Efficient use of Orientation Lock with iOS

One of the coolest Shortcuts that I came across through r/Shortcuts (R.I.P. Reddit) was a simple Shortcut for quickly switching Portrait Orientation Lock On and Off for the iPhone. The Shortcut simply checks the current orientation of your iPhone (is it portrait/upright or landscape/sideways?) using an action provided by a Shortcuts helper application (an app specific to providing general-purpose actions for creating Shortcuts). Given that orientation, the shortcut turns Portrait Orientation Lock Off (if portrait) or On (if landscape).

Utilizing the Back Tap feature under Accessibility, you can set it up such that tapping the back of your iPhone executes the shortcut on demand–no opening of the Shortcuts app or the Control Center. I have it set to run on the Double Tap, but Triple Tap can also be set.

The basic use-case for this shortcut is for quickly unlocking the phone’s orientation in order to view content in a way that makes more sense given the context. Let’s say someone sends you a link to some video to watch, but it’s best viewed landscape, and you generally keep your orientation locked. Double Tap the back of your iPhone while it’s upright, and the Shortcut unlocks your iPhone’s orientation, allowing for sideways viewing of the landscape video. Double Tap again while your iPhone is sideways, and the orientation is locked backed to portrait mode again.

Separately from this shortcut, I started using two new Personal Automations for automatically toggling the Orientation Lock based on whatever app I have open:

  1. Whenever an app that I specified is opened, the Orientation is unlocked.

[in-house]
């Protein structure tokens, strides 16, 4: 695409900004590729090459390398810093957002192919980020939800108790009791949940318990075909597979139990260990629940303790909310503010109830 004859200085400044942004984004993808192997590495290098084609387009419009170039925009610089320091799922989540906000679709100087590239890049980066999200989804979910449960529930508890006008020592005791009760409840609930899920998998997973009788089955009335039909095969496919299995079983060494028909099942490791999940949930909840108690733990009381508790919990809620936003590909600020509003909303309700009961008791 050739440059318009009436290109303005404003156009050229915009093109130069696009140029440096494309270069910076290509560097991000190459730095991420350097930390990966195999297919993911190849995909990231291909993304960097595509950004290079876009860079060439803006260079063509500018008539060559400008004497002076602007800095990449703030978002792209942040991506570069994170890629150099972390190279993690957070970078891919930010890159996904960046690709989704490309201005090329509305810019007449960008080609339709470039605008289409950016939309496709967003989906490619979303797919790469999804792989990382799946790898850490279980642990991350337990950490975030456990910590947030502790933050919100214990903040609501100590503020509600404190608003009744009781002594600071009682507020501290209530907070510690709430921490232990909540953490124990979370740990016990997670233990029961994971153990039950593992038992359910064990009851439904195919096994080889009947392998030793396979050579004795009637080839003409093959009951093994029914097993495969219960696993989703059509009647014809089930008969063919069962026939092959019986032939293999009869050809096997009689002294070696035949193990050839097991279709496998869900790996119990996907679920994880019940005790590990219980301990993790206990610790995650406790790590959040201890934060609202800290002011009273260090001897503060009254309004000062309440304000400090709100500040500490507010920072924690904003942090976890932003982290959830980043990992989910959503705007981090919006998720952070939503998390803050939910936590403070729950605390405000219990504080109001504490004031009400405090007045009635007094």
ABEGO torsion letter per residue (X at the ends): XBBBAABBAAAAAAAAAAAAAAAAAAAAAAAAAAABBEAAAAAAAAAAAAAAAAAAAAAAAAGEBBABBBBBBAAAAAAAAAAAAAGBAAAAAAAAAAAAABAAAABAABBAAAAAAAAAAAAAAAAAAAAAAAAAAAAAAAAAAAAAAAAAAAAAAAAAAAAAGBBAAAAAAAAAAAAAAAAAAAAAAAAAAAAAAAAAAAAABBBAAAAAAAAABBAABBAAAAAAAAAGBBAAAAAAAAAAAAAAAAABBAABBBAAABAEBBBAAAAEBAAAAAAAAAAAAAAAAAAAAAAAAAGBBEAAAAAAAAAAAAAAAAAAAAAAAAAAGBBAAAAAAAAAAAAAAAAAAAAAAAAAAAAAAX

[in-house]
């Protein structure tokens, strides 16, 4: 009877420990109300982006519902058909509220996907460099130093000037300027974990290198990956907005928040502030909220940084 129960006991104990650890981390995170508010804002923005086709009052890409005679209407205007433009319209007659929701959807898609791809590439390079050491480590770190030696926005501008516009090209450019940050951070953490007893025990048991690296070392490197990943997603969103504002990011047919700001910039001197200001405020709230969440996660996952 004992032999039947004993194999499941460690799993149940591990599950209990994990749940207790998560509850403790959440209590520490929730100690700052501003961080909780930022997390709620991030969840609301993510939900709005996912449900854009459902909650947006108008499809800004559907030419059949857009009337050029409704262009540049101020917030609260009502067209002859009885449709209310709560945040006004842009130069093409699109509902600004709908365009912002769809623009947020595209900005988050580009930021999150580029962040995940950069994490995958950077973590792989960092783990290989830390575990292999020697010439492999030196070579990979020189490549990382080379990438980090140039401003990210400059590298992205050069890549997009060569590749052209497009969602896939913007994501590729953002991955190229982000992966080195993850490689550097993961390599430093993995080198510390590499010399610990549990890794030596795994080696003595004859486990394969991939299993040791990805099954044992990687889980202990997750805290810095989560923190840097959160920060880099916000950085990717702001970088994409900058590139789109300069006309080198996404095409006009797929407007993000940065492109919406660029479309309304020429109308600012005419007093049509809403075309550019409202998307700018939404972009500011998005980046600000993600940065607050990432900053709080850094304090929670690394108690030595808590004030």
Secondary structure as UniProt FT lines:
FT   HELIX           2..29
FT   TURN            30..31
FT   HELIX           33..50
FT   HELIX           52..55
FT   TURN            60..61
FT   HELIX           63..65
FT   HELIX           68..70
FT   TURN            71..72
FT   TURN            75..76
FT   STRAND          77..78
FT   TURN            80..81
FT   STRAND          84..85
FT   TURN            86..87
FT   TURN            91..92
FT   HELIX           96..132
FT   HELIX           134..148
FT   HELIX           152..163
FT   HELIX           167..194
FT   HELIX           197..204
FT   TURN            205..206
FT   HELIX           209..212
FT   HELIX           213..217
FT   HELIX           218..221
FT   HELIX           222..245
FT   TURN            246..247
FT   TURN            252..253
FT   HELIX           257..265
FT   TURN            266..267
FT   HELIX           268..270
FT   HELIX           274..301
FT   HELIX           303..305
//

2. Whenever that same app closes, the Orientation is locked again.

It’s a very simple setup that allows for a better viewing experience for specific apps like YouTube, Photos, Calculator, or even Calendar, where I’m likely to use the landscape orientation to view the app’s content in a better way. I currently have these two Personal Automations set for 36 apps in total on my phone.

I combined these two setups (orientation toggling shortcut and the orientation lock/unlock Personal Automations) to create a system that allows me to temporarily override the Personal Automation for unlocking the orientation for moments where it doesn’t make sense.

The sort of scenario that my solution addresses is a situation where I’m looking through emails on my phone and the orientation is unlocked due to my Personal Automation for auto-unlocking the orientation includes Mail.app. The problem in this scenario is that I’m lying down on the couch or am reclined in some manner where my body’s orientation is landscape. Generally, I want my phone’s orientation lock to match my body’s orientation, otherwise I’m looking at emails sideways, and that’s obviously quite awkward. In this situation, I would utilize the orientation shortcut by back-tapping my phone twice thus locking the orientation (putting it back in portrait mode), realigning my phone’s orientation with my sideways orientation.

Now, imagine that I’m also listening to some music while I’m lying down, and I want to switch to a specific song. I switch to Music.app, change the song, and swipe back to Mail to continue going through my emails. In that quick switch back and forth, nothing changed between my body’s orientation and my phone’s orientation, so I would still want the orientation to be locked just as before. For this reason, I added a bit of logic to the orientation shortcut to mark when I last ran the shortcut, taking that execution time, adding a modest 5 minutes, and then saving that datetime to something like Data Jar. Now, whenever the Personal Automation that is meant to unlock the orientation executes, I added some checks to compare this marked execution time (+5 minutes) to the current time. If the current time is before this +5 time, then don’t unlock the orientation. In addition to not unlocking the orientation as it normally would, it further extends that end time to +5 minutes past the current time, perpetually extending the time if I constantly keep switching back and forth between apps, the idea being that my orientation needs probably won’t likely change as long as I’m actively switching between apps on my phone every 5 minutes or less. This grace-period solution isn’t perfect, but it is helpful for me quite often.